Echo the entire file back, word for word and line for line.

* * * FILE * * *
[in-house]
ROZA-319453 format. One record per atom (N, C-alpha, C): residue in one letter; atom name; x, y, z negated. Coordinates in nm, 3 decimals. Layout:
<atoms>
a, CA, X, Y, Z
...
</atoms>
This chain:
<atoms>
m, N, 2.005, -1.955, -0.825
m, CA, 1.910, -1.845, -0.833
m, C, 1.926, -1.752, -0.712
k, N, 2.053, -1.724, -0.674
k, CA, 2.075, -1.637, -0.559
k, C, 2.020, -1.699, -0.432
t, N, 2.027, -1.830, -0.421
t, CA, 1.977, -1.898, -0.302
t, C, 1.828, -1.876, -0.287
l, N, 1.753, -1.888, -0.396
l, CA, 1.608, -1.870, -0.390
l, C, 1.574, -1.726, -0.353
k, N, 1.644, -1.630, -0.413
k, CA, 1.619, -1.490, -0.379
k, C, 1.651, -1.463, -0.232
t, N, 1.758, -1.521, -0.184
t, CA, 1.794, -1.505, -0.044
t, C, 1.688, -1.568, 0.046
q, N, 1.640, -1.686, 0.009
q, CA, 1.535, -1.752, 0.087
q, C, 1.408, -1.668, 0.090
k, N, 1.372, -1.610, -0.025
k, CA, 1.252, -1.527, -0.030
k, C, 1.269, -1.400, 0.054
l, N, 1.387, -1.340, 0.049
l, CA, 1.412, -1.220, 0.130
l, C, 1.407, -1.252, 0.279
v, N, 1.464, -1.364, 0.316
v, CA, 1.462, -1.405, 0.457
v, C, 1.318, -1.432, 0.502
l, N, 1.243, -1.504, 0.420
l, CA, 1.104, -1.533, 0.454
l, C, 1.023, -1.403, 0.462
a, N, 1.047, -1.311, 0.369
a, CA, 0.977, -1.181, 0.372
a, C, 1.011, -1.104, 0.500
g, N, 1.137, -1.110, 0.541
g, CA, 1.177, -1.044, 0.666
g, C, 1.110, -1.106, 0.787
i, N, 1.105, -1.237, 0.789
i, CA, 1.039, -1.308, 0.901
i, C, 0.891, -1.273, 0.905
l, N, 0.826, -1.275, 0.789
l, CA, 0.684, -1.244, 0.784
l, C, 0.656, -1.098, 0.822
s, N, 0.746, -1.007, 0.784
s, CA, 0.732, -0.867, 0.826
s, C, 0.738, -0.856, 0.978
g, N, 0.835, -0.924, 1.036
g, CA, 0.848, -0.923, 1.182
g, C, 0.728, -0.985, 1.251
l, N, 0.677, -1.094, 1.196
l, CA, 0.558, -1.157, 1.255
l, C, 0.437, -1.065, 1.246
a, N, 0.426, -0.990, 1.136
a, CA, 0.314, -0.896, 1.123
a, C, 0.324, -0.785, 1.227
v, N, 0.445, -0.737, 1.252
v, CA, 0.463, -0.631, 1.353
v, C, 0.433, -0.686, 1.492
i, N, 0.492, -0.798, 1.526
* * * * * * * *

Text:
[in-house]
ROZA-319453 format. One record per atom (N, C-alpha, C): residue in one letter; atom name; x, y, z negated. Coordinates in nm, 3 decimals. Layout:
<atoms>
a, CA, X, Y, Z
...
</atoms>
This chain:
<atoms>
m, N, 2.005, -1.955, -0.825
m, CA, 1.910, -1.845, -0.833
m, C, 1.926, -1.752, -0.712
k, N, 2.053, -1.724, -0.674
k, CA, 2.075, -1.637, -0.559
k, C, 2.020, -1.699, -0.432
t, N, 2.027, -1.830, -0.421
t, CA, 1.977, -1.898, -0.302
t, C, 1.828, -1.876, -0.287
l, N, 1.753, -1.888, -0.396
l, CA, 1.608, -1.870, -0.390
l, C, 1.574, -1.726, -0.353
k, N, 1.644, -1.630, -0.413
k, CA, 1.619, -1.490, -0.379
k, C, 1.651, -1.463, -0.232
t, N, 1.758, -1.521, -0.184
t, CA, 1.794, -1.505, -0.044
t, C, 1.688, -1.568, 0.046
q, N, 1.640, -1.686, 0.009
q, CA, 1.535, -1.752, 0.087
q, C, 1.408, -1.668, 0.090
k, N, 1.372, -1.610, -0.025
k, CA, 1.252, -1.527, -0.030
k, C, 1.269, -1.400, 0.054
l, N, 1.387, -1.340, 0.049
l, CA, 1.412, -1.220, 0.130
l, C, 1.407, -1.252, 0.279
v, N, 1.464, -1.364, 0.316
v, CA, 1.462, -1.405, 0.457
v, C, 1.318, -1.432, 0.502
l, N, 1.243, -1.504, 0.420
l, CA, 1.104, -1.533, 0.454
l, C, 1.023, -1.403, 0.462
a, N, 1.047, -1.311, 0.369
a, CA, 0.977, -1.181, 0.372
a, C, 1.011, -1.104, 0.500
g, N, 1.137, -1.110, 0.541
g, CA, 1.177, -1.044, 0.666
g, C, 1.110, -1.106, 0.787
i, N, 1.105, -1.237, 0.789
i, CA, 1.039, -1.308, 0.901
i, C, 0.891, -1.273, 0.905
l, N, 0.826, -1.275, 0.789
l, CA, 0.684, -1.244, 0.784
l, C, 0.656, -1.098, 0.822
s, N, 0.746, -1.007, 0.784
s, CA, 0.732, -0.867, 0.826
s, C, 0.738, -0.856, 0.978
g, N, 0.835, -0.924, 1.036
g, CA, 0.848, -0.923, 1.182
g, C, 0.728, -0.985, 1.251
l, N, 0.677, -1.094, 1.196
l, CA, 0.558, -1.157, 1.255
l, C, 0.437, -1.065, 1.246
a, N, 0.426, -0.990, 1.136
a, CA, 0.314, -0.896, 1.123
a, C, 0.324, -0.785, 1.227
v, N, 0.445, -0.737, 1.252
v, CA, 0.463, -0.631, 1.353
v, C, 0.433, -0.686, 1.492
i, N, 0.492, -0.798, 1.526